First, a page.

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Research / Discovery

CSU study finds economic trends tied with hunting of wild African elephants

August 1, 2011

The global economic crisis has had rippling effects on people and institutions around the world, but has it impacted wildlife? A researcher from CSU says in a new study that there is a distinct correlation with the economic recession and illegal hunting of wild African elephants.

ElephantsIn a paper published in the journal, Conservation Biology, George Wittemyer, assistant professor in CSU’s Department of Fish, Wildlife and Conservation Biology, examined the relative strength of ecological and economic indicators to explain elephant mortality in a pastoralist system in Kenya, Africa, where the local economic conditions are a function of livestock value.

Wittemyer’s results show that economic, not ecological, conditions are coupled with greater adult elephant mortality and human-induced wounding of elephants. These measures of human pressure occur at much higher rates during times of local economic recessions as defined by livestock prices.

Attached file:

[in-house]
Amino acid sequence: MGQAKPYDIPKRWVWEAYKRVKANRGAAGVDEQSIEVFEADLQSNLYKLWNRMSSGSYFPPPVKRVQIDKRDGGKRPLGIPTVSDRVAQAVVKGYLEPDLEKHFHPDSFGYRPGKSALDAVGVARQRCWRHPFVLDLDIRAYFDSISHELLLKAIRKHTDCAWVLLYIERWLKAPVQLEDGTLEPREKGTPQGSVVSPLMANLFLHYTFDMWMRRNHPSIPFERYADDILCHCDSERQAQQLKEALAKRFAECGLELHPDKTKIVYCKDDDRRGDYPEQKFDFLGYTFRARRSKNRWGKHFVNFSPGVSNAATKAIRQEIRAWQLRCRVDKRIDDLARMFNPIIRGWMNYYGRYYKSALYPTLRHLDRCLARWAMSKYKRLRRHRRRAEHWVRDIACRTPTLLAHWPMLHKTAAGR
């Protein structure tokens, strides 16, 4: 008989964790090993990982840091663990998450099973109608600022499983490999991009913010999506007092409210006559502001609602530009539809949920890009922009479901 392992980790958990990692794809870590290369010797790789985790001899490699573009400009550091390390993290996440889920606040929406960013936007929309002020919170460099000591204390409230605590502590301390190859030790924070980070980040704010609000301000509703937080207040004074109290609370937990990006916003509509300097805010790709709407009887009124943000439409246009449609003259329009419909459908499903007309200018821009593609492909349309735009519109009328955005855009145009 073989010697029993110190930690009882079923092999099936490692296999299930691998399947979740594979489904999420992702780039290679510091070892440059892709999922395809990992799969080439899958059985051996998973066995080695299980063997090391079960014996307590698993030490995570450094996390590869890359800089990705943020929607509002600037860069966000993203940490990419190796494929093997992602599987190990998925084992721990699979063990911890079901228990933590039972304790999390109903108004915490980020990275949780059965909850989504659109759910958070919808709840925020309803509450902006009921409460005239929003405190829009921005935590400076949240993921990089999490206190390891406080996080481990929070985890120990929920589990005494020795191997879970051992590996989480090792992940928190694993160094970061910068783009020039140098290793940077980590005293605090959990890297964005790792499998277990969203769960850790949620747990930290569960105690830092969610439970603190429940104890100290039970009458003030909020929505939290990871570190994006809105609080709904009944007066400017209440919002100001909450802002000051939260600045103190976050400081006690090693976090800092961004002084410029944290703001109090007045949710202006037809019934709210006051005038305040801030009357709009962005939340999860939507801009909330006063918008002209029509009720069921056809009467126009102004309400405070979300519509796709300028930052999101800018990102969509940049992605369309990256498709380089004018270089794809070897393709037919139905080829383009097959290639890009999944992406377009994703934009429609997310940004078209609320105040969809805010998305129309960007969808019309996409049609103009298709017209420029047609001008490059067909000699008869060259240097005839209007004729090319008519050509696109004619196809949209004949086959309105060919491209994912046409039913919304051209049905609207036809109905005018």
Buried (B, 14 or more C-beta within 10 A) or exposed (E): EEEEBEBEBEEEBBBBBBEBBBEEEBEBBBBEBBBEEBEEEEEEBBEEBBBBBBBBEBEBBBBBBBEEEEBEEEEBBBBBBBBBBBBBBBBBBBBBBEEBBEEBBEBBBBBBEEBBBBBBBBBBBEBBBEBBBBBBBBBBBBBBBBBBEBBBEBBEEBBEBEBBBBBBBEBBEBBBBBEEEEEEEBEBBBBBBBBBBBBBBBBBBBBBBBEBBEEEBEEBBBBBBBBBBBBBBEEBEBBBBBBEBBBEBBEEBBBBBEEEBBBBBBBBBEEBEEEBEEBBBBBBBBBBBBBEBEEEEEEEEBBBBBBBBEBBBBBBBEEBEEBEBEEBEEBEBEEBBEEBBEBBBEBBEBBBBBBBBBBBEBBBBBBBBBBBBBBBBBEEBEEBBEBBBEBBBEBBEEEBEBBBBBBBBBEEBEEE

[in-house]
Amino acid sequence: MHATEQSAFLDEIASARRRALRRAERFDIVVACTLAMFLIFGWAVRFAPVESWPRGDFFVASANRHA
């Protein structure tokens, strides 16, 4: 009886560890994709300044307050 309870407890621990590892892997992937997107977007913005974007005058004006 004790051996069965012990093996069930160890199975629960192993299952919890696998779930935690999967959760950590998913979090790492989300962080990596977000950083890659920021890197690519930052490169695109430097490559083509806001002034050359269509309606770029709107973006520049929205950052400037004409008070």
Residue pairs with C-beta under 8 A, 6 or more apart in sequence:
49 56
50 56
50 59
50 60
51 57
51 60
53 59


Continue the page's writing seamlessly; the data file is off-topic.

Wildlife impacts of economic downturns

“Threats to elephants, a commercially traded species, increased during local economic recessions. This may be of broad relevance to species conservation and management bodies. Should this be the case, metrics of economic conditions can be used as a proxy for pressures on wildlife species. Information on economic fluctuations can serve to focus management activities on, for example, adjustment of antipoaching efforts in response to or anticipation of economically driven changes in natural resource reliance,” Wittemyer said.

In addition to livestock prices, other economic indices explored included local market commodities in the form of corn prices, as well as macroeconomic indices in the form of changes in national and regional gross domestic product.

Tools for conservation efforts

"Interestingly, and of pertinence to the management and conservation community, macro-economic indices contained less explanatory power than those specific to the local ecosystem. Use of appropriate economic indicators, once defined, as threat indices for management planning is likely to be broadly applicable for the biodiversity conservation arena,” Wittemyer said.

The study is published online in Conservation Biology.


Contact: Kimberly Sorensen
E-mail: Kimberly.Sorensen@colostate.edu
Phone: (970) 491-0757